Obviously, there is something quite silly about saying that a resurrection from the dead does not count as a miracle, and it seems equally silly to define miracles out of existence in this crass fashion. What we really need is a more precise definition of exactly what the laws of nature are, and what exactly a miracle is.
There are different ways of hashing out what “laws of nature” really means, and on any reasonable account there is no logical impossibility of miracles. Richard Swinburne details one such formulation. He understands a fundamental law of nature to be a principle which determines what happens, when what happens is determined by law at all. A violation is just an event contrary to the predictions of a fundamental law of nature. The basic idea here is that the law determines what will happen in the natural course unless a higher power intervenes. Thus, for example, in the natural course of things a dead person will remain dead. However, this law can be ‘violated’ by a higher power, such as God, who may decide to raise that person from the dead.
This may sound arbitrary, but it is certainly not. After all, if God really does exist, and God really created the entire universe and sustains it in being, then of course He has the power to cause something to happen which would not happen if the fundamental laws of nature were the only forces at work. This definition also means that we would not be forced to redefine laws of nature every time God acts to supervene a law. For example, the law of gravity is still a law even if God intervenes at one point in history to allow Jesus to walk on water, for example. It would be impractical to remake our laws just because of isolated events that were caused directly by God.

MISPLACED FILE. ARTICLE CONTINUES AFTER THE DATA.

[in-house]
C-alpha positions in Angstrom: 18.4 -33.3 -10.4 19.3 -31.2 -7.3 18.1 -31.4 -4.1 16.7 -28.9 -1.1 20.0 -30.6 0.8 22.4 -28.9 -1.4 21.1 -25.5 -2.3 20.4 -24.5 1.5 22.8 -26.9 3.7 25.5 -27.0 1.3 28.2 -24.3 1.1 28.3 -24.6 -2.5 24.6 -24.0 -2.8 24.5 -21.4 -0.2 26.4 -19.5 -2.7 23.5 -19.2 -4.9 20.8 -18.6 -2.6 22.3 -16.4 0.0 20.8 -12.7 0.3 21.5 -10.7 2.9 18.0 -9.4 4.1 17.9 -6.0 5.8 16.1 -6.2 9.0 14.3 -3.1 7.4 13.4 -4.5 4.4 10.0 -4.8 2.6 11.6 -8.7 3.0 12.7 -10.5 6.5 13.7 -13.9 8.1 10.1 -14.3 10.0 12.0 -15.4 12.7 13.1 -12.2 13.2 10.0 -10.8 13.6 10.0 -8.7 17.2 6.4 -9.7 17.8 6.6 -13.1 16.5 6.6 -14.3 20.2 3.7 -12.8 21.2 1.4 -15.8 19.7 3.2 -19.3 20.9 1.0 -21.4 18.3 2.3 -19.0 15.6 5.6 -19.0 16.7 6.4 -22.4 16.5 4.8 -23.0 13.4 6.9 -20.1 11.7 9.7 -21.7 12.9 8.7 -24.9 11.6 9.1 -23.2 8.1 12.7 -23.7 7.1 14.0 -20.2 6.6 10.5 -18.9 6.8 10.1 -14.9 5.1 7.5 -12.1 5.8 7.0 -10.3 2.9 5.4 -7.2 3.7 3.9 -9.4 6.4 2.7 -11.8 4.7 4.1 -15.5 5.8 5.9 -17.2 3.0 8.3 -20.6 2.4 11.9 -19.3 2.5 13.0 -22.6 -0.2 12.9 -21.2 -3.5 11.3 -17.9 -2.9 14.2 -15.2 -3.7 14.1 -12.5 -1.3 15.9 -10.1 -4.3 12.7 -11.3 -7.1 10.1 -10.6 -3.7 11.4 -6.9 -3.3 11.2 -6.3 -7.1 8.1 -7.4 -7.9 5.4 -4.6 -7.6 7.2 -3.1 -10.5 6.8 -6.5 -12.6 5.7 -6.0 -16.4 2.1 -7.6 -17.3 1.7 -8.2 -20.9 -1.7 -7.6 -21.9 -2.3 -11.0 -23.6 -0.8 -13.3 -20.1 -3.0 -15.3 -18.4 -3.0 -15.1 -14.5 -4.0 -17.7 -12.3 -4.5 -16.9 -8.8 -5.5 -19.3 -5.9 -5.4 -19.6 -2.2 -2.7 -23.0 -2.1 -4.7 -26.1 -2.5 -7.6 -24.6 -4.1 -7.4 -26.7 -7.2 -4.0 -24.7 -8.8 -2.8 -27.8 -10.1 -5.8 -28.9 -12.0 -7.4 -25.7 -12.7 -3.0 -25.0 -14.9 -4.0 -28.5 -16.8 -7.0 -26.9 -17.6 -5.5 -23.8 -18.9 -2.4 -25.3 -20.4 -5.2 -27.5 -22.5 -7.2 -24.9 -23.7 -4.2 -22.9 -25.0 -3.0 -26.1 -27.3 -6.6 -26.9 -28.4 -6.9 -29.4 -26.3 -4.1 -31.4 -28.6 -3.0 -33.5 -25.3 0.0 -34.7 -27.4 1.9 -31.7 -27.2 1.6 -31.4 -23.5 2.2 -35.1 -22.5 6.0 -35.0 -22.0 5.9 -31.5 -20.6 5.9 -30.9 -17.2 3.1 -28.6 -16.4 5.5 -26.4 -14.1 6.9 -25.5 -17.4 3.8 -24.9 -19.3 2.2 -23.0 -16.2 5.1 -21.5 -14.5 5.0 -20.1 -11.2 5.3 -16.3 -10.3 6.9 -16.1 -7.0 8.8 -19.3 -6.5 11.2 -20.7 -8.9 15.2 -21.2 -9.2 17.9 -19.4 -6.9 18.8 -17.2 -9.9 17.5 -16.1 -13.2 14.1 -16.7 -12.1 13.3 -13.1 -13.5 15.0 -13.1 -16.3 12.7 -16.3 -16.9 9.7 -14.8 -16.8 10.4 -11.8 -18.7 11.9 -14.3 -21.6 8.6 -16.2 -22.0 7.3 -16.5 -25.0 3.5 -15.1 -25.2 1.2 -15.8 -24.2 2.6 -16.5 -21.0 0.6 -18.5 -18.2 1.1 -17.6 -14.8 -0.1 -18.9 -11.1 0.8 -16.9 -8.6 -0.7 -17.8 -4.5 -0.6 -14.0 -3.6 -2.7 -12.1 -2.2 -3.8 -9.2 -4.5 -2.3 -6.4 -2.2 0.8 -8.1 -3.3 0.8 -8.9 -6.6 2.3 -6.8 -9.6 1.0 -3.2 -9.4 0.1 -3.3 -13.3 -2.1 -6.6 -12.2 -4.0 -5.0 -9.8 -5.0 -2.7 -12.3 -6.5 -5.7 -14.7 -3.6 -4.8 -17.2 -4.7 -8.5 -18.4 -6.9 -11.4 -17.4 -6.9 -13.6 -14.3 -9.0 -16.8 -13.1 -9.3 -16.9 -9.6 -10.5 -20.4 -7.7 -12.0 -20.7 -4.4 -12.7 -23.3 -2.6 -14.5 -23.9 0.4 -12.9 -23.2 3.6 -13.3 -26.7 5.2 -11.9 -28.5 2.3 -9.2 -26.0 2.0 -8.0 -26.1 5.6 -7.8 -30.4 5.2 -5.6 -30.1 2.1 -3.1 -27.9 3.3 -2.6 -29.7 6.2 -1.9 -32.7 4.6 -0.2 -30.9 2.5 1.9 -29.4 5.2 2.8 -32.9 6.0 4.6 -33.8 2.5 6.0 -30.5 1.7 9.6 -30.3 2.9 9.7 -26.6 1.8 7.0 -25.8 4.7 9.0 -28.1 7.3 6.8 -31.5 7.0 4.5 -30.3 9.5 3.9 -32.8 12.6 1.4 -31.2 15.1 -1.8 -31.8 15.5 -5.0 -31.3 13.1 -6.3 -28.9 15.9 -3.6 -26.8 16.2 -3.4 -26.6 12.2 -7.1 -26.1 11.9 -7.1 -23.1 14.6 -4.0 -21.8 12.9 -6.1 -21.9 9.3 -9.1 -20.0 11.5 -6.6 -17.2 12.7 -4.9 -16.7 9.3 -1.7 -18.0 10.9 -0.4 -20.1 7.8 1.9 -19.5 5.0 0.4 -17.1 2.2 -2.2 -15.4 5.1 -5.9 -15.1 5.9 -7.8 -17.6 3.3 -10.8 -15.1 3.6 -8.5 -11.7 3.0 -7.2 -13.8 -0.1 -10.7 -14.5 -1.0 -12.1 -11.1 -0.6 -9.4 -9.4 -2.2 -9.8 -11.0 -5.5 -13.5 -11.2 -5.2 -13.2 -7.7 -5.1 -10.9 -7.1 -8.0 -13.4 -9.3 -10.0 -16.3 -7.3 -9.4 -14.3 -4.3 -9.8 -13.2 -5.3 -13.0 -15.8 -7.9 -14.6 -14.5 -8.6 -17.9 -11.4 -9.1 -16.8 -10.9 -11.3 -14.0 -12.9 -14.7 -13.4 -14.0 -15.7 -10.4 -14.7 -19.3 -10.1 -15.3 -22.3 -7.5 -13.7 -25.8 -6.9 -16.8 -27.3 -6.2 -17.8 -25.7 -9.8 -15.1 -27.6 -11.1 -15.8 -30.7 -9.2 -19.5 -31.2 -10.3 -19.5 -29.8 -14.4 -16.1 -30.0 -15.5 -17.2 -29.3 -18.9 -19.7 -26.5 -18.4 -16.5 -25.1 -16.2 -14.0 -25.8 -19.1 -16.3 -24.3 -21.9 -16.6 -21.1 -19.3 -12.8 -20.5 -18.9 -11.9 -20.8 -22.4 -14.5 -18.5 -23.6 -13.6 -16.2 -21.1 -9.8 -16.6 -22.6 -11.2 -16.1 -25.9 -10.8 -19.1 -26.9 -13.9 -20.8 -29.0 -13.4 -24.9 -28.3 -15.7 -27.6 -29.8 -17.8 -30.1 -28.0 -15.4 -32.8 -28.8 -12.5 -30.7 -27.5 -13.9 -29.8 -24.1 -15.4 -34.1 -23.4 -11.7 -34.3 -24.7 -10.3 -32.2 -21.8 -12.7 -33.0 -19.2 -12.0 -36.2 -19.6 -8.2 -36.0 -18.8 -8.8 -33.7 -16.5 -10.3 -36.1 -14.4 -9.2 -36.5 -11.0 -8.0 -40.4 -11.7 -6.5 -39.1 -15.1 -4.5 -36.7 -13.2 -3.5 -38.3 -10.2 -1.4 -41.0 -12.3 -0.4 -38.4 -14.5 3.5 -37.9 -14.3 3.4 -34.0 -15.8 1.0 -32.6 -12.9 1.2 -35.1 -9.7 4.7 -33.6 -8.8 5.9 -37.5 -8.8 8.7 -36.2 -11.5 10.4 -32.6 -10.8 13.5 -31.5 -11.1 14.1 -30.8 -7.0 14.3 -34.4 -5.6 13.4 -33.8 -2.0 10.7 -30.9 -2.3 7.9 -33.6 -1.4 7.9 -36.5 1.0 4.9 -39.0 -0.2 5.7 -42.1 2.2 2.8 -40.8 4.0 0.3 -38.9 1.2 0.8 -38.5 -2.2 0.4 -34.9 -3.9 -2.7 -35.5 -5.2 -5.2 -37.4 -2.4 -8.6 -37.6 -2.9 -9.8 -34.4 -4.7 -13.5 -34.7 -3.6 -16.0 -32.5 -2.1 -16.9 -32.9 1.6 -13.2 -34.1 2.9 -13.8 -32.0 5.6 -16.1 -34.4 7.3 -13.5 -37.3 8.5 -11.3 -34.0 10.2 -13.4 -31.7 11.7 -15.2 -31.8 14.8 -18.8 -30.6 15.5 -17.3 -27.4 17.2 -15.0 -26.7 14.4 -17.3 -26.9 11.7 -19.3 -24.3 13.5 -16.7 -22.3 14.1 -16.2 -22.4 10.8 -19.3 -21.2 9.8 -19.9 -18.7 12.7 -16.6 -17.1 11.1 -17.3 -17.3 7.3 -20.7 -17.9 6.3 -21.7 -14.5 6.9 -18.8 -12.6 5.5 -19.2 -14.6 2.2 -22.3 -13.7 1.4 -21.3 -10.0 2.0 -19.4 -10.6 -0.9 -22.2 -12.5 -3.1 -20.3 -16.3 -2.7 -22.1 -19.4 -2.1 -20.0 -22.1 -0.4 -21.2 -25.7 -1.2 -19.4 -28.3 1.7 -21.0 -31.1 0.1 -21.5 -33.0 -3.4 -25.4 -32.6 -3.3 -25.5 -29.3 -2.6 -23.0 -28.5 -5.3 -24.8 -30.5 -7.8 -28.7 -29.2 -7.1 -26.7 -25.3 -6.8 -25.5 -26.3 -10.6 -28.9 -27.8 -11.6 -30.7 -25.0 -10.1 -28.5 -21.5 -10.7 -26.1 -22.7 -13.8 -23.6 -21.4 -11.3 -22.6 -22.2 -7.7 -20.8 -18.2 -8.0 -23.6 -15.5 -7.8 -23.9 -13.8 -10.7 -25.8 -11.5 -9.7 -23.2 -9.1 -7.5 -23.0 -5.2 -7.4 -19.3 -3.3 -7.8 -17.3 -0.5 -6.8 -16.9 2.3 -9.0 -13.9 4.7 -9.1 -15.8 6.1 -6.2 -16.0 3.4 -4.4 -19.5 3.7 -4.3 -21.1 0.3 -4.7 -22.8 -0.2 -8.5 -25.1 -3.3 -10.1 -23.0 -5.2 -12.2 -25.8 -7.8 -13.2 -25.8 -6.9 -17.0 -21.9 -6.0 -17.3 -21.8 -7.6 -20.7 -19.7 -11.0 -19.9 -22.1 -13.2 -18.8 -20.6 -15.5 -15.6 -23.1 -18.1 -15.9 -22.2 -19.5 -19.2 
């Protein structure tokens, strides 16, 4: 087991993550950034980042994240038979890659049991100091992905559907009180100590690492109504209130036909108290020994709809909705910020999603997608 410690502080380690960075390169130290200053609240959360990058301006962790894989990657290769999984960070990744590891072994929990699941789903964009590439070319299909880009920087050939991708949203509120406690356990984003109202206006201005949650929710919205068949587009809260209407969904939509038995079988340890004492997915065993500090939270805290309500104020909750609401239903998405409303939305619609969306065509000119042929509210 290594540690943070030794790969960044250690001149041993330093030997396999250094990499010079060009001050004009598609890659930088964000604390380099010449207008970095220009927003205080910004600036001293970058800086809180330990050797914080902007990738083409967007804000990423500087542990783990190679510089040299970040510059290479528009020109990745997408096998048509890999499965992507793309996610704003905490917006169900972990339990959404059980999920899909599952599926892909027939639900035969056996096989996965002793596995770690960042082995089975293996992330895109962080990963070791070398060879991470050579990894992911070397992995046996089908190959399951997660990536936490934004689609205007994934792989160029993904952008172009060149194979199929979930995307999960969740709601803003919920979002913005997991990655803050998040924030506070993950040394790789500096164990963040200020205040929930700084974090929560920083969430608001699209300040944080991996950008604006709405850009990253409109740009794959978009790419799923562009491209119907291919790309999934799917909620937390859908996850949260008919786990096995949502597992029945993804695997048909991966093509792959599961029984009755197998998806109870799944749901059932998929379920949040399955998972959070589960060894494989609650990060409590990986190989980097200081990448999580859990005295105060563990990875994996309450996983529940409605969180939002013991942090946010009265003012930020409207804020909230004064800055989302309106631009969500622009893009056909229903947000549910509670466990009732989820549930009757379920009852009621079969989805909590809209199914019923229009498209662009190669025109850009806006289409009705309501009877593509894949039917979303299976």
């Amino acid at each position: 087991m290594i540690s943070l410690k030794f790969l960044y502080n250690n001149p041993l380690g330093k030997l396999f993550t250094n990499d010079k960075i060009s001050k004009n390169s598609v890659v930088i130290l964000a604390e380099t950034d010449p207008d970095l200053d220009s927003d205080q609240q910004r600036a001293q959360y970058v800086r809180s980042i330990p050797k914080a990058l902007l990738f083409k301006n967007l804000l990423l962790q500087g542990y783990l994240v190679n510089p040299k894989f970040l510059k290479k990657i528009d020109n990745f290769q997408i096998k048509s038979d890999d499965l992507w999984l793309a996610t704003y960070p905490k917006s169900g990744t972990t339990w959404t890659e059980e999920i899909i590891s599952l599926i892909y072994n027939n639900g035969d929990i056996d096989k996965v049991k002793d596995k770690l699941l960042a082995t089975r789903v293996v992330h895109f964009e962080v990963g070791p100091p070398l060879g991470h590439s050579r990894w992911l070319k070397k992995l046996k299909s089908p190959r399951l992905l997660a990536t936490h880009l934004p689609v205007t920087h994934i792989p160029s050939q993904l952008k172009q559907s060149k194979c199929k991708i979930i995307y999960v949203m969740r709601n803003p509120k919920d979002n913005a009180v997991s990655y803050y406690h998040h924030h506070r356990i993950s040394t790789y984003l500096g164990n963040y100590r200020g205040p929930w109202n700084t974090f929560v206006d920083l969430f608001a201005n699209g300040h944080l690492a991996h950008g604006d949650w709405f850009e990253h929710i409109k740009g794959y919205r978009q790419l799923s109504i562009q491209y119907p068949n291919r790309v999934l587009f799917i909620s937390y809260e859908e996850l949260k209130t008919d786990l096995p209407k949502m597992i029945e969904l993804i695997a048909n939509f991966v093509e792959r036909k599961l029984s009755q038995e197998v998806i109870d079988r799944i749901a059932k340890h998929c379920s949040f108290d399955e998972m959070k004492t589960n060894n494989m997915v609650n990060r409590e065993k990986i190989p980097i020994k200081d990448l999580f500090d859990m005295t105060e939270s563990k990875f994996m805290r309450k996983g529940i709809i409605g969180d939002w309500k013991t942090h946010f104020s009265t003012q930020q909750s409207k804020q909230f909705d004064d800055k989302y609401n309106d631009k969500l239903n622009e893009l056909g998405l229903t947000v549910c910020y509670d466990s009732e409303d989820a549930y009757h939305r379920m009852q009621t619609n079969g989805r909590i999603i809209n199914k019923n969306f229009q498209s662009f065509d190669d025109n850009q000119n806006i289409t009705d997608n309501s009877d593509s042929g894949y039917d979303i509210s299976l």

I would also note in passing that words are only useful in so far as we use them practically. The term ‘miracle’ clearly identifies something intelligible and coherent – it is the idea of a supernatural being acting in the world to do something that would not have happened had the being not so intervened. And unless you believe it is literally logically impossible for there to be a supernatural being – which is a very strong statement that would need some powerful arguments – there is nothing wrong with this at all. It makes good sense to use the word miracle to describe this kind of event. If we, by linguistic fiat, declare that miracles are impossible, then the content of the idea expressed will merely have to be taken up by another word. Since miracle seems to work fine, I say we stick with it.